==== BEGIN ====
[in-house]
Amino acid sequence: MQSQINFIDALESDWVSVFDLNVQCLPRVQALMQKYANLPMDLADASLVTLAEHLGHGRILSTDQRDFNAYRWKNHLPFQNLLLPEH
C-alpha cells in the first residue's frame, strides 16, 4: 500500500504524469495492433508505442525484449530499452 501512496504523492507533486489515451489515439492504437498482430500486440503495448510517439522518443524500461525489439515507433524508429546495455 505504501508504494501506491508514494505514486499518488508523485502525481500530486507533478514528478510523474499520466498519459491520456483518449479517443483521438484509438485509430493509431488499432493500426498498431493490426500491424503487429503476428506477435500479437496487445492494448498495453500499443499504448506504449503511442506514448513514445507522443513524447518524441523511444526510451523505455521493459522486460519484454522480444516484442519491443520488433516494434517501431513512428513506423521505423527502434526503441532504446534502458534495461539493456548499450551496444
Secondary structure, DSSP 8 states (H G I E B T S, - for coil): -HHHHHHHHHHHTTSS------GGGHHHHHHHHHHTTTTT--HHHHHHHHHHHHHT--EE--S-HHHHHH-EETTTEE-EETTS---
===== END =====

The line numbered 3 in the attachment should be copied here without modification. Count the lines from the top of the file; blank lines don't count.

C-alpha cells in the first residue's frame, strides 16, 4: 500500500504524469495492433508505442525484449530499452 501512496504523492507533486489515451489515439492504437498482430500486440503495448510517439522518443524500461525489439515507433524508429546495455 505504501508504494501506491508514494505514486499518488508523485502525481500530486507533478514528478510523474499520466498519459491520456483518449479517443483521438484509438485509430493509431488499432493500426498498431493490426500491424503487429503476428506477435500479437496487445492494448498495453500499443499504448506504449503511442506514448513514445507522443513524447518524441523511444526510451523505455521493459522486460519484454522480444516484442519491443520488433516494434517501431513512428513506423521505423527502434526503441532504446534502458534495461539493456548499450551496444